Security was understandably tight, a police car ready just round the corner throughout the service. Afterwards, several people told me that they have removed their mezuzah from the front door, no longer feeling that it is safe to give any public indication that they are Jews. And it wasn’t the beer-sipping Port Vale fan who was uppermost on their minds. At another London synagogue in St John’s Wood, Jews were abused as they left their place of worship. Cars flying Palestinian flags wound down their windows to shout insults and let off intimidating flares. A Jewish home in North London had red paint thrown all over it, designed to look like blood. On the “peace march” one Labour party member from Eastbourne carried a banner with a swastika entwined within a Star of David. Another chap wearing a keffiyeh over his face explained: “Hitler knew how to deal with these people.” Others thought it would be fun to cosplay with Hamas ensignia.
These are not what you might call “micro” aggressions. And hundreds of thousands marched through the centre of London many of them chanting “from the river to the sea” — which, however intended, amounts to a call for the eradication of Jews from Israel. October 7 shows what Jews face when they are not secure in their own land.
But drunk on their own righteousness — not Stella — even the most well-intentioned are often complacently Hamas adjacent, and literally so, marching alongside those who feel justified to use the most glaring of antisemitic tropes on their banners: Netanyahu with devil horns, a Jewish snake wrapped around the world, calls to “globalise the intifada”. I wonder how many of those who carry banners accusing Israel of being child murderers know that the blood libel was invented in this country in the 13th century with accusations that Jews murdered the children Hugh of Lincoln and William of Norwich and drank their blood. Can people really not see the connection? Of course there were good people on the march, but good people can also be the problem, providing cover for those who manifestly are not.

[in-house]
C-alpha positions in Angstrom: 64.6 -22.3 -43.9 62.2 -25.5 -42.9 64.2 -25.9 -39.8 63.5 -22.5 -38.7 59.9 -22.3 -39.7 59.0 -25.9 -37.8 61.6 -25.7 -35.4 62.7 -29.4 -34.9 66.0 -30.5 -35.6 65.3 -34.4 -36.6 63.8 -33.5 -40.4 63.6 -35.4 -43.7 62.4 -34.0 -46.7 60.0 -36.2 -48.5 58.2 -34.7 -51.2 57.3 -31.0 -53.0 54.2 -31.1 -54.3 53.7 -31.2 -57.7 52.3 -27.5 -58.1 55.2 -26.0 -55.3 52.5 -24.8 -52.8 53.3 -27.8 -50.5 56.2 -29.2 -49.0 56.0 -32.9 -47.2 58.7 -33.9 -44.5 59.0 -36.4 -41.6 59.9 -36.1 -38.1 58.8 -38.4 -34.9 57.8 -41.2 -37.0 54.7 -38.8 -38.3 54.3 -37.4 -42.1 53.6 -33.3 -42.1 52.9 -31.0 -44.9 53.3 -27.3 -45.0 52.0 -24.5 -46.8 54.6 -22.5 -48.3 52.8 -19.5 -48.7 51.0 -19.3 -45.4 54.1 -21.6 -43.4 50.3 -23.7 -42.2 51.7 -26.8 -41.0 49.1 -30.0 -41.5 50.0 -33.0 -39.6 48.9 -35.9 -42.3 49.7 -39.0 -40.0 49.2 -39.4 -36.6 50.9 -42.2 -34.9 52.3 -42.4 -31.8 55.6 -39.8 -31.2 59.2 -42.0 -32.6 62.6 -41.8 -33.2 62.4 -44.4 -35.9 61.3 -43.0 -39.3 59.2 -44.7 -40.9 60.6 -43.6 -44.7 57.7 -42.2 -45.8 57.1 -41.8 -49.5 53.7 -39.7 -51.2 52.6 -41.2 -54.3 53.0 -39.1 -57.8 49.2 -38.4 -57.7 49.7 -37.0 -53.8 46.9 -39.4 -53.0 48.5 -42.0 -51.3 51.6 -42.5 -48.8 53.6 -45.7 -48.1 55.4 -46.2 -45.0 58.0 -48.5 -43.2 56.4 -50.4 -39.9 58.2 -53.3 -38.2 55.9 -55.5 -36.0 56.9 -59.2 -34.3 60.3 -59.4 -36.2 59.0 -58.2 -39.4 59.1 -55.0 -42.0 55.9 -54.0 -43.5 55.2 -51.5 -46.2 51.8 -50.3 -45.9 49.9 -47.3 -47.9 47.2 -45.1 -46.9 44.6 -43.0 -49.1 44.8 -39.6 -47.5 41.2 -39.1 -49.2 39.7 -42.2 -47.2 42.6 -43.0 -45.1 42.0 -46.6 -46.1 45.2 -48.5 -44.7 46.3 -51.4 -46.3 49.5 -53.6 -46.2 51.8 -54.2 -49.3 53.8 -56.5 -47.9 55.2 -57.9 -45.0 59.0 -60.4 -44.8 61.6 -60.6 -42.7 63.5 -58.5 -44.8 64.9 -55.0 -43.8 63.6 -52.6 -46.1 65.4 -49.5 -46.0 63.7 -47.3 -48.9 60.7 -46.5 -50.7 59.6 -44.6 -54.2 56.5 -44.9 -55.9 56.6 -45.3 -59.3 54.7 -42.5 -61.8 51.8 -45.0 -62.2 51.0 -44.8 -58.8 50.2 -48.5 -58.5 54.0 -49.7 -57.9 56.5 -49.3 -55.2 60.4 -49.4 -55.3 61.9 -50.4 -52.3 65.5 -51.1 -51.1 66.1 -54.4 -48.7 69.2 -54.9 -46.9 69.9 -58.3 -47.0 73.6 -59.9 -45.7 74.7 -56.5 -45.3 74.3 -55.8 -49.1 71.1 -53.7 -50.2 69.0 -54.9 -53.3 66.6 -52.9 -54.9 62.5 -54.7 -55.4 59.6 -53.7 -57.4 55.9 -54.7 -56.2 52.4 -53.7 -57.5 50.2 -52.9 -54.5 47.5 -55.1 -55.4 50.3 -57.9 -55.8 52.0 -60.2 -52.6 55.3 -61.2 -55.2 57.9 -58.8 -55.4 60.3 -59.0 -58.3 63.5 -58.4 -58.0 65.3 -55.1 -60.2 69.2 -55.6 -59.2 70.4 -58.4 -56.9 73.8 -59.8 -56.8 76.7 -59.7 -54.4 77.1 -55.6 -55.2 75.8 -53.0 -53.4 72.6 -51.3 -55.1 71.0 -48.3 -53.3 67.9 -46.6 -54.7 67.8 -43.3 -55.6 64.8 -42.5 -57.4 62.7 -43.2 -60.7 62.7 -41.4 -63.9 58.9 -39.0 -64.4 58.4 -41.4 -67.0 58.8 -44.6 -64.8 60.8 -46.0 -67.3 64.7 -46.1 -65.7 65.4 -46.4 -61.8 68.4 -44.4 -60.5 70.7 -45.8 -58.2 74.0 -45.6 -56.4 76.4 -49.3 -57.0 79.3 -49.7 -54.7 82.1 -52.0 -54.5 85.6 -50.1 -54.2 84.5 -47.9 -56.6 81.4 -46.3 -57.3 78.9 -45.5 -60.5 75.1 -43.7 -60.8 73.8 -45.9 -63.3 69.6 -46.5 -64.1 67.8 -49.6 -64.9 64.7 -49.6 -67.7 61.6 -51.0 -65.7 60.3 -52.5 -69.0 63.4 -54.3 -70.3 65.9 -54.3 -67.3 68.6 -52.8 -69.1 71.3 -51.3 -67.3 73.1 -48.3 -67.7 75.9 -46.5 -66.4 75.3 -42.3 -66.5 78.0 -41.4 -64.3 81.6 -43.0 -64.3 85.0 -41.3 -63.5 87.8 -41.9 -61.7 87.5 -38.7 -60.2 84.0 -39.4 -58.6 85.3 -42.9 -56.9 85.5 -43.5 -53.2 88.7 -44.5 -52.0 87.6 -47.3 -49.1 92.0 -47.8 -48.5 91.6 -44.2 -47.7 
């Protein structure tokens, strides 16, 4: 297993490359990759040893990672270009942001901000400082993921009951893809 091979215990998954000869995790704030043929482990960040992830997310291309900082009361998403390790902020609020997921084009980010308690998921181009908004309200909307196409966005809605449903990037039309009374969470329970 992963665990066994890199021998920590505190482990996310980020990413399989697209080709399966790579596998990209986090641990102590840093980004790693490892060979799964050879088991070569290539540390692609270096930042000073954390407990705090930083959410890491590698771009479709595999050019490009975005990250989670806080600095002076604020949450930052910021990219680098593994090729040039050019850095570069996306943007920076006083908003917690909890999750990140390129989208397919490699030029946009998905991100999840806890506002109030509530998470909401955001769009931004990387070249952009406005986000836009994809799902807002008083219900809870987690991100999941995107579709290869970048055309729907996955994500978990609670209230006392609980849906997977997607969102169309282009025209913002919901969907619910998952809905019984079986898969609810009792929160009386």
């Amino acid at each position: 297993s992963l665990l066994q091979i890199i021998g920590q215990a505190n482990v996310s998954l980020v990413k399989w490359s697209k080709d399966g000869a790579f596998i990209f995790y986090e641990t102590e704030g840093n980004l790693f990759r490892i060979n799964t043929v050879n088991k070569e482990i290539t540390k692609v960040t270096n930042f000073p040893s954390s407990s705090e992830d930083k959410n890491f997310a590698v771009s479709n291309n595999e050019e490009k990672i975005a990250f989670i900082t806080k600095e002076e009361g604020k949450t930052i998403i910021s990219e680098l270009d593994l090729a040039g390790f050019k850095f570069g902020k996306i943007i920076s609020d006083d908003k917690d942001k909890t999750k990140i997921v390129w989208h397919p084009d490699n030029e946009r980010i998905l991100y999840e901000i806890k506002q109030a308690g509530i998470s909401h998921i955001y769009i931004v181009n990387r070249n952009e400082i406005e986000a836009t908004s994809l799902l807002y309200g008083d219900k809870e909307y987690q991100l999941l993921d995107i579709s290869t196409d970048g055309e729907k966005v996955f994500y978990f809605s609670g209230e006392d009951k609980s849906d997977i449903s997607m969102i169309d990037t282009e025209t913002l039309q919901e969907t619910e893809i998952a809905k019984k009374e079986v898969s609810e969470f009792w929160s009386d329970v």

The antisemitism of the hard Right and the hard Left is easily spotted and readily damned. But it is the genteel, middle-class, soft-Left, hand-wringing antisemitism — the kind that wouldn’t dream of saying anything crass or extreme — that has been legitimised, has become high-status opinion even, on the streets of London. Do not think that your feel-good liberalism or soft leftism is any sort of prophylactic against your antisemitism. It isn’t.
Perhaps the most chilling thing I have ever read on the Holocaust was Christopher Browning’s Ordinary Men. First published in 1992, it tells the story of Reserve Police Battalion 101, a non-ideological group of Germans, many not Nazi party members, just ordinary people, who were persuaded to participate in the extermination of Jews simply from peer conformity and a deference to authority. As Browning challenges the reader in the final chapter, if people like these could end up murdering Jews, who among us could really be so confident that we would have acted differently? The reason we remember is, in part, to remind ourselves of the evil of which we are capable.